Can't seem to use match types with inline method and recursion

I’d like to use match types to help me create a Nat type with nice ergonomics. On the surface it seems like a great fit: we can take integer literals and resolve the corresponding Nat type using a match type. That part works.

The problem is, I can’t seem to use an inline method to create the corresponding value.

Here is the code:

Since we are dealing with an inline method, and we know the value is also inline and const, it seems like we should be able to fully compute the match type before actually inlining, and verify that things typecheck.

Related, although the match type uses[I, 1] it doesn’t seem like I have any means to actually create a value of that type. I tried casting, but that seems to make it not inline as a constant and so despite the code compiling, if you try to use it, it will fail.

It seems like I should be able to take the match type implementation and create an inline function that does the same thing, but despite poking at this a number of ways I can’t seem to make it work.

Any suggestions?

I have tried to declare and use a match type as you have and also found that it does not work. First, be aware that you are using the integer as a Singleton and you are using its object type. So in your method you have access to the i.type. The return type FromInt[I] is not the same as FromInt[n.type].

Second, when using inline, you must match the return type that you declared with the actual type. Unfortunately, this means that we need to use asInstanceOf[FromInt[_]]. I don’t think the direct use of the Int ops will cut it. That being said, note that this has a run-time cost and may throw a run-time exception.

Here is a working example of my homegrown Tuple:

  sealed trait Tup
  case object EmpT extends Tup
  case class TCons[H, T <: Tup](head: H, tail: T) extends Tup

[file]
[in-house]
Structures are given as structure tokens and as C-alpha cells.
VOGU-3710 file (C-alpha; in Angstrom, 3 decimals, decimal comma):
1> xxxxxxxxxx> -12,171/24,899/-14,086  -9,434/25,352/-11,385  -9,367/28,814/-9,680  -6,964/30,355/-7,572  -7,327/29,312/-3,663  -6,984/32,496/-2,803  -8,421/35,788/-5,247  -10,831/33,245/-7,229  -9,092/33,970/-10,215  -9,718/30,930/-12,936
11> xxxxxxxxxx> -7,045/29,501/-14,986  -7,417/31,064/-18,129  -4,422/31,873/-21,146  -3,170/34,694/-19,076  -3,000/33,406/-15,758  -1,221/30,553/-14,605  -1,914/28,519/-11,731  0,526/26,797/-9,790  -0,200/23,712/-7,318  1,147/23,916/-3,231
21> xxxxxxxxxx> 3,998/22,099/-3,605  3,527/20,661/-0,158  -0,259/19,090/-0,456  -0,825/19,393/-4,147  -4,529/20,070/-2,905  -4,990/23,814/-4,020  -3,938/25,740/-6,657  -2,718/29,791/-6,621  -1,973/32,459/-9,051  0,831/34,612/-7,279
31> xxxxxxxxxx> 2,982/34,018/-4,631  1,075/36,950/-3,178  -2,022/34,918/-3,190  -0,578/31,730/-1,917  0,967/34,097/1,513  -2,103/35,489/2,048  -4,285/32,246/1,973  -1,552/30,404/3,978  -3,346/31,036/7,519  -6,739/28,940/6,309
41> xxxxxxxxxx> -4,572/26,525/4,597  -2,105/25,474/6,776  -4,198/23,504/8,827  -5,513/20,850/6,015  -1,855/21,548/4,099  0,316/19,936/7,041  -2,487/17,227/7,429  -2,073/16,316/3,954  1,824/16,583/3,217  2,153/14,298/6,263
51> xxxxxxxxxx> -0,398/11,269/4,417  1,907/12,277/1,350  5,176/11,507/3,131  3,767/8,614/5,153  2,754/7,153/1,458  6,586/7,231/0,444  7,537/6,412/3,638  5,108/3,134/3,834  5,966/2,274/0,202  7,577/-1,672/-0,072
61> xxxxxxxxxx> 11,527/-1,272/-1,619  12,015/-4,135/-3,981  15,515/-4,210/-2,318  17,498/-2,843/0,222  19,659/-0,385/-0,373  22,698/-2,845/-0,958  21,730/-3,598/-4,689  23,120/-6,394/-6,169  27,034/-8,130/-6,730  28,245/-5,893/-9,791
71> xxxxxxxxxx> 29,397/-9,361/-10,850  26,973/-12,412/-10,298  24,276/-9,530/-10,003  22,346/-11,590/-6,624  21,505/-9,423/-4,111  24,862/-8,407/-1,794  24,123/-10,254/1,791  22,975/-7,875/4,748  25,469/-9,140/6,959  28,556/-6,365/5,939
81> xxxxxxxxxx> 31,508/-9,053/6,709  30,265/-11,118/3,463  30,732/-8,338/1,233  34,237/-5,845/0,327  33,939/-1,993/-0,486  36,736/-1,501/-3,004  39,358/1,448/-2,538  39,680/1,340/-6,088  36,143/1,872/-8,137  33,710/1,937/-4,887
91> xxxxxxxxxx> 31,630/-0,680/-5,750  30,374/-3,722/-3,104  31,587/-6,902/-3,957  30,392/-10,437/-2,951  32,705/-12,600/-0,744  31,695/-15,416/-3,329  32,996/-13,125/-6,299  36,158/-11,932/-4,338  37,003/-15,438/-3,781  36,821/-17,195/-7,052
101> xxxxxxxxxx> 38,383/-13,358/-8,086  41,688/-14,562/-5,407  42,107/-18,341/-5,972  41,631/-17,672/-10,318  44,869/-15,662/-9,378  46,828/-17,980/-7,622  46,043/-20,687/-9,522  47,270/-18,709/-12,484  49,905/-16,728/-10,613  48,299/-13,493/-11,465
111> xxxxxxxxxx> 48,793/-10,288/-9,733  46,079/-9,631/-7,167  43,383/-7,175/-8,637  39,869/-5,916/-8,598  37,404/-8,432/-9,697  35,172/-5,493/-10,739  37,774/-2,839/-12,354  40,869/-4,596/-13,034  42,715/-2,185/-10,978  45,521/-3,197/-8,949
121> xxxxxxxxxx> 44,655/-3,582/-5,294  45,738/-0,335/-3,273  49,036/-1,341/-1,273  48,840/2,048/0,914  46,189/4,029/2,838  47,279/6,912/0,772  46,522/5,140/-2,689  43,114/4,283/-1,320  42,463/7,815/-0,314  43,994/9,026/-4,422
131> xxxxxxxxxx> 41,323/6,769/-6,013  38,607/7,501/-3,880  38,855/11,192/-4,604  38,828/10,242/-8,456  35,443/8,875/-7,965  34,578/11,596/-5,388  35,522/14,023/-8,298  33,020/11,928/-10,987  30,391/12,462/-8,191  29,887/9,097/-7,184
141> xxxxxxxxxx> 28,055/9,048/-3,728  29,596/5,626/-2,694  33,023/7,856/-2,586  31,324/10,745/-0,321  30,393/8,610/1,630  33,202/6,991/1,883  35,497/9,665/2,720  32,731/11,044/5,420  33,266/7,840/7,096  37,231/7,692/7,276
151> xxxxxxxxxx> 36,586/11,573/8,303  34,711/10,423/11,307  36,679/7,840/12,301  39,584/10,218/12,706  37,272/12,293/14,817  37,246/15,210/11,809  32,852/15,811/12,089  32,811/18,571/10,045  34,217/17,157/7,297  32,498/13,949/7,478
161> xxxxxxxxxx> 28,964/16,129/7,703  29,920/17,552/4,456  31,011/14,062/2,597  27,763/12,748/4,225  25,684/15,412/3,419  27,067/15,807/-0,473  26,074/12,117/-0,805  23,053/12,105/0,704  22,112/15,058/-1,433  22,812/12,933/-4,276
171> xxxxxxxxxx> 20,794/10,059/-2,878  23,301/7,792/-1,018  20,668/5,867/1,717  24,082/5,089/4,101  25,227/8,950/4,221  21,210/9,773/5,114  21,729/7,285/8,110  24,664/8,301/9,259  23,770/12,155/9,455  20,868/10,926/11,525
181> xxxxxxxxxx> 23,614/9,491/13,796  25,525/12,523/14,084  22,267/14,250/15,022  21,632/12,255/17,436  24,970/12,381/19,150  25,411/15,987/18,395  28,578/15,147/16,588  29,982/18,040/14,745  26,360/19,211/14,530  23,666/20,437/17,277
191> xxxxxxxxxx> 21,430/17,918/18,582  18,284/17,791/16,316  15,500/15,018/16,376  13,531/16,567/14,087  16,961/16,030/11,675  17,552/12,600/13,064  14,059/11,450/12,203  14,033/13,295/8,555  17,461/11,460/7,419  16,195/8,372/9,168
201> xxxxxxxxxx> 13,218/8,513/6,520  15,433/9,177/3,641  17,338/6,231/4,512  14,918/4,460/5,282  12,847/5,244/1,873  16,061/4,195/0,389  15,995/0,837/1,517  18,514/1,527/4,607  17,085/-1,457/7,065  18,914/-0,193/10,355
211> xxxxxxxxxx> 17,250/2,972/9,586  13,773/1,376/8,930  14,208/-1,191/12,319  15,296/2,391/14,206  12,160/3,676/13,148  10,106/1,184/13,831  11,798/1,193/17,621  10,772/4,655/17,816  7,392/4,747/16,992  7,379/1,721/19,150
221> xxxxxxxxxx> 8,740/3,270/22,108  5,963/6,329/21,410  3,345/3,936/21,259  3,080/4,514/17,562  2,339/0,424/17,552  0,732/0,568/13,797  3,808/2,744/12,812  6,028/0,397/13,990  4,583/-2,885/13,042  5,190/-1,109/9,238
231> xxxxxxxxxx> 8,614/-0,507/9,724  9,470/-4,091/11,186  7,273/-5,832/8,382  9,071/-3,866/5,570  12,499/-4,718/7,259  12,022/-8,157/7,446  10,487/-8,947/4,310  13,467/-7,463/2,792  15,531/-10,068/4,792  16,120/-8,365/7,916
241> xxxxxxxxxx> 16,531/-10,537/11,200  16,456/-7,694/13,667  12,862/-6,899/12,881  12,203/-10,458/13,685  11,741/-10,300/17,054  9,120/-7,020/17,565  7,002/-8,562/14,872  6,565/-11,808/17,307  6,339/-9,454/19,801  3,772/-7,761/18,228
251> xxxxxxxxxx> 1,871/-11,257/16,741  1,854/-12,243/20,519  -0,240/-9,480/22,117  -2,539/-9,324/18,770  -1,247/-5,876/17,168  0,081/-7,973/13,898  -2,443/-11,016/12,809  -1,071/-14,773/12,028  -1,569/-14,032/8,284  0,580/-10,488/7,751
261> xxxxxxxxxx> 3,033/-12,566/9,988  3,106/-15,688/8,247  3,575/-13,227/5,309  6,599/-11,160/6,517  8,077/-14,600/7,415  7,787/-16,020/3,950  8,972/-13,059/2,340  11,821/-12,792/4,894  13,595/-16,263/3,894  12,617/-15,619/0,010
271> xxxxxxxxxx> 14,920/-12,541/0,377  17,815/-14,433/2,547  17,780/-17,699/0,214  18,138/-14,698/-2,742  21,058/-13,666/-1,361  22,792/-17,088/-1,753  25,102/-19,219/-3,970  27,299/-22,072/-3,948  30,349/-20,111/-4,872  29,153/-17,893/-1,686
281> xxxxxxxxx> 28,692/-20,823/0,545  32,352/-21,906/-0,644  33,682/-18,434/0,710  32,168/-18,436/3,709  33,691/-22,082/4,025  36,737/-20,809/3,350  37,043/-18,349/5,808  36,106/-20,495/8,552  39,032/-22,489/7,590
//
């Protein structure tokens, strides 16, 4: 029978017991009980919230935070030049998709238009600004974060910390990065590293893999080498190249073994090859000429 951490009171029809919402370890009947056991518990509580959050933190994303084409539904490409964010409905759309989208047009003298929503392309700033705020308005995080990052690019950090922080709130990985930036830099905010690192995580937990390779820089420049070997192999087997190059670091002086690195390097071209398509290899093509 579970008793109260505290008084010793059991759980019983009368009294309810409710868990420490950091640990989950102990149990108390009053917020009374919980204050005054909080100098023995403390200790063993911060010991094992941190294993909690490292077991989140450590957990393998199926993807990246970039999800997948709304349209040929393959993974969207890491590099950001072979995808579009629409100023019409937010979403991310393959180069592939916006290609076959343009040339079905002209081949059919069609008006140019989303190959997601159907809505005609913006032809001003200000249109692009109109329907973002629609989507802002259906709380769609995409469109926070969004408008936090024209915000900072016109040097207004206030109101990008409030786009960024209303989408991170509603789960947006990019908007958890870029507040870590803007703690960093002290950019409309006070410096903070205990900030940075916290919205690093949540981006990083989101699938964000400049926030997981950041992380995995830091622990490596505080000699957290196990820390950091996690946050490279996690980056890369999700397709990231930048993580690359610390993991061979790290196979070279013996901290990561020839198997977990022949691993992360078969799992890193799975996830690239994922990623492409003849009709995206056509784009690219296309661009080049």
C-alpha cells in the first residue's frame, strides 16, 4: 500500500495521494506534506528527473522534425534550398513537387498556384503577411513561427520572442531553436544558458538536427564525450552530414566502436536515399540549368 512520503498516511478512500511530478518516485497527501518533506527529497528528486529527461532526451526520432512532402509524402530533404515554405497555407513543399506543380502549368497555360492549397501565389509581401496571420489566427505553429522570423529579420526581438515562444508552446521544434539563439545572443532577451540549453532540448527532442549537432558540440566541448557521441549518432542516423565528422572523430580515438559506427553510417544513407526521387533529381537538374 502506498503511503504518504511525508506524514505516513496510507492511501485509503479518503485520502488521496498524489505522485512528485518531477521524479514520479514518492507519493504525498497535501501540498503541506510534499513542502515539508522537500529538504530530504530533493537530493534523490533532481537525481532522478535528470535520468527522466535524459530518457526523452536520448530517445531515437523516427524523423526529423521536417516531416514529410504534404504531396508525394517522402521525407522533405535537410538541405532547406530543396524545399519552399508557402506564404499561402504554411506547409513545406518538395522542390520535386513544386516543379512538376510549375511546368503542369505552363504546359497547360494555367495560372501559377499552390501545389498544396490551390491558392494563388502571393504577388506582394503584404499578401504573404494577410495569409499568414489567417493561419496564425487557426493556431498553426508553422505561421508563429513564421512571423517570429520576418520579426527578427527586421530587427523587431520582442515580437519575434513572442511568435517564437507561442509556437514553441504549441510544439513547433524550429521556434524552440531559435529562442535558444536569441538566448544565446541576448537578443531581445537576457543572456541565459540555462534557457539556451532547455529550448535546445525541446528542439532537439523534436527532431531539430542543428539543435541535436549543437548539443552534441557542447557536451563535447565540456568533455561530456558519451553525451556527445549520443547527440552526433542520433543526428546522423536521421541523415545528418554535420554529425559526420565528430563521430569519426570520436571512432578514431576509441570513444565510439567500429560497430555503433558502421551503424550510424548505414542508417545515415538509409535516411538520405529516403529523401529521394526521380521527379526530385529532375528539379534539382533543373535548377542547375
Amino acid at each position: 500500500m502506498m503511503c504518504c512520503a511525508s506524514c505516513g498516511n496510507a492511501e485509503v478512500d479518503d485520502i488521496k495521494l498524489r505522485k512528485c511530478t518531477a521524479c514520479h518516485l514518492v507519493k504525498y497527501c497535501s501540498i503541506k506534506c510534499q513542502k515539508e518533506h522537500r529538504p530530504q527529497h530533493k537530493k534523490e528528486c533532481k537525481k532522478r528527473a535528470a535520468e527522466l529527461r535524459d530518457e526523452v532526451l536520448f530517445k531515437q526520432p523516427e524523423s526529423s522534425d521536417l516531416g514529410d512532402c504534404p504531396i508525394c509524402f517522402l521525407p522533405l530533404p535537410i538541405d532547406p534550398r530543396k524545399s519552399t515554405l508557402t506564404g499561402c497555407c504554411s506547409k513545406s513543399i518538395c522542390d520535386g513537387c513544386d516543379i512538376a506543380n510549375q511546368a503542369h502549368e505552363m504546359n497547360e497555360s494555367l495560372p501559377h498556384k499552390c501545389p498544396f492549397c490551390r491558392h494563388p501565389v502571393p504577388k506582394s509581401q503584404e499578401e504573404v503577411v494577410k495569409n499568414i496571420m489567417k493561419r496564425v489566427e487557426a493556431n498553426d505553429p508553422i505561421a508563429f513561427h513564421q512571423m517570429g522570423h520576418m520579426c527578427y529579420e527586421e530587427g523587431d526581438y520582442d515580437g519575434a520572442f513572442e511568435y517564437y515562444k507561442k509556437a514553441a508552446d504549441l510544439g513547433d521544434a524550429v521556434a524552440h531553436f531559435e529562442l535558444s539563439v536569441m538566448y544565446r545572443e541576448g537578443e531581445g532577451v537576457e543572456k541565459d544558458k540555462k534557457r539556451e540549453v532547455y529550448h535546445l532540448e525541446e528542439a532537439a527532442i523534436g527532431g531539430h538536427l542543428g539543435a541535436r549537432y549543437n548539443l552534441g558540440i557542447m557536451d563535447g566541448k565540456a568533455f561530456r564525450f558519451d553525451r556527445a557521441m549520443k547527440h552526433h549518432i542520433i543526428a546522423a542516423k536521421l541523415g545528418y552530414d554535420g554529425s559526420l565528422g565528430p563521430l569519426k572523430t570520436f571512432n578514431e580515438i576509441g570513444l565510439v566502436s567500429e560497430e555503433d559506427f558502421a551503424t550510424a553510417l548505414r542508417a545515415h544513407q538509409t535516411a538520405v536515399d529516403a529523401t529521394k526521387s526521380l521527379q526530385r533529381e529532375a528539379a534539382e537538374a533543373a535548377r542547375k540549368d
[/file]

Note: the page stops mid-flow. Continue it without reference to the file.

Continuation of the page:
type +:[A,T<:Tup] = TCons[A, T] 

  /** A tuple of 0 elements */
  type EmpT = EmpT.type

  extension [A, T <: Tup] (a: A) def +: (t: T): TCons[A, T] =
    TCons(a, t)

  extension [L <: Tup, R <: Tup] (l: L) inline def ++ (r: R): Concat[L, R] =

  object +: {
    def unapply[H, T <: Tup](x: H +: T): (H, T) = (x.head, x.tail)

  type Drop[T <: Tup, N <: Int] <: Tup = N match
    case 0 => T
    case S[n1] => T match
      case EmpT => EmpT
      // case TCons[x, xs] => Drop[xs, n1]
      case x +: xs => Drop[xs, n1]

  inline def drop[L <: Tup, N <: Int](l: L, n: N): Drop[L, n.type] =
    inline if n < 0
      error("Can only drop positive number of elements")
    inline if n == 0
      inline l match
        case EmpT => 
          inline if n != 0
            error("Number of elements to drop exceeds length of list.")
        case list : TCons[_, _] =>
          drop(list.tail, n-1).asInstanceOf[Drop[L,n.type]]

I have made quite a few experiments, including the use of transparent. As you are now aware, from one of the Dotty issues you are tracking, there are still open problems related to typing.

Indeed I have looked and did not find out how to do this. Wonder if it is due to some fundamental type restriction.

I also assumed this, but have been continuously thwarted in my attempts to get code working. For the very simple cases were your match type can reflect the inline code
output, this is ok (as in your case). Once your code gets more complicated (such as selecting an item from a recursive structure that requires comparisons), the impedance mismatch between inline and match type starts causing difficulties.

As a side note, many times simple issues, like not being able to declare a value with a fully typed constant and using that to take advantage of the inline if and match, makes this technique unnecessarily more difficult to use. In your case, the line:

inline if i < 0 then

will work, but this won’t:

val c = 0
inline if i < c then

but this will:

inline val c = 0
inline if i < c then

Also when you call fromInt[I <: Int](inline i: I), this will work:


this won’t:

val c = 2

this will:

inline val c = 2

But when using a more complex structure for input, such as your Nat, the inline val declaration won’t work unless you pass use it directly as a parameter.

Hope this will be useful to you.

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